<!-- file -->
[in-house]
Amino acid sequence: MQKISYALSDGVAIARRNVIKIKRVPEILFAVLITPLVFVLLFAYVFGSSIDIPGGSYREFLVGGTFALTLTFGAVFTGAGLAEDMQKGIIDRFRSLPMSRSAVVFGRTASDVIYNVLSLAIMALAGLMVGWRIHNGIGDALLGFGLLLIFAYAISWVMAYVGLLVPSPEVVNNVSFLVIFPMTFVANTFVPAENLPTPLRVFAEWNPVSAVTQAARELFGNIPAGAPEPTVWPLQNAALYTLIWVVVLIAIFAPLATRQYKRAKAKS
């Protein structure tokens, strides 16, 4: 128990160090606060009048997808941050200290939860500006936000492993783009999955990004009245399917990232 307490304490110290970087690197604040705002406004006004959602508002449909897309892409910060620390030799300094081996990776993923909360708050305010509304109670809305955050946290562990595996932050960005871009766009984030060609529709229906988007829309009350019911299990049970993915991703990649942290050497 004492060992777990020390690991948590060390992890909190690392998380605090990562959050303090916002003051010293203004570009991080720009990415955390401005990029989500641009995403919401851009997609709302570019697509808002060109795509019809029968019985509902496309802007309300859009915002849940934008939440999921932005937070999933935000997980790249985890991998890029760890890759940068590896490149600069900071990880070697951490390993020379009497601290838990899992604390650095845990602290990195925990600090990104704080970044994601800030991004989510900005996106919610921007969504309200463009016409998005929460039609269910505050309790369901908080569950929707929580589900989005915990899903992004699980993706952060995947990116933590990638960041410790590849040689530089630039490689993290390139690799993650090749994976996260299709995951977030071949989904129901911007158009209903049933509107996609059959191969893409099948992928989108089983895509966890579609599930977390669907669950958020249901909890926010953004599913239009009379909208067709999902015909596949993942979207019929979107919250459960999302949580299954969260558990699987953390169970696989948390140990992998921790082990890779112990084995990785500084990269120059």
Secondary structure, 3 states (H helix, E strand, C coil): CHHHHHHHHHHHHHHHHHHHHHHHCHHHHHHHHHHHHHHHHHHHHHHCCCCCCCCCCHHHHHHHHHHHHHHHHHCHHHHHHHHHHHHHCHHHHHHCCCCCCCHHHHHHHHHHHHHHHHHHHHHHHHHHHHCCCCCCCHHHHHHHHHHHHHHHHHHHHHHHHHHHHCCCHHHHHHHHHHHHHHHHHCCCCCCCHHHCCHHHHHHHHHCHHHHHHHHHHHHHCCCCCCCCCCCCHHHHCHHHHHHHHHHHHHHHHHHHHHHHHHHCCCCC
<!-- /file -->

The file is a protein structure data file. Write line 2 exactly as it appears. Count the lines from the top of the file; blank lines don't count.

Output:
Amino acid sequence: MQKISYALSDGVAIARRNVIKIKRVPEILFAVLITPLVFVLLFAYVFGSSIDIPGGSYREFLVGGTFALTLTFGAVFTGAGLAEDMQKGIIDRFRSLPMSRSAVVFGRTASDVIYNVLSLAIMALAGLMVGWRIHNGIGDALLGFGLLLIFAYAISWVMAYVGLLVPSPEVVNNVSFLVIFPMTFVANTFVPAENLPTPLRVFAEWNPVSAVTQAARELFGNIPAGAPEPTVWPLQNAALYTLIWVVVLIAIFAPLATRQYKRAKAKS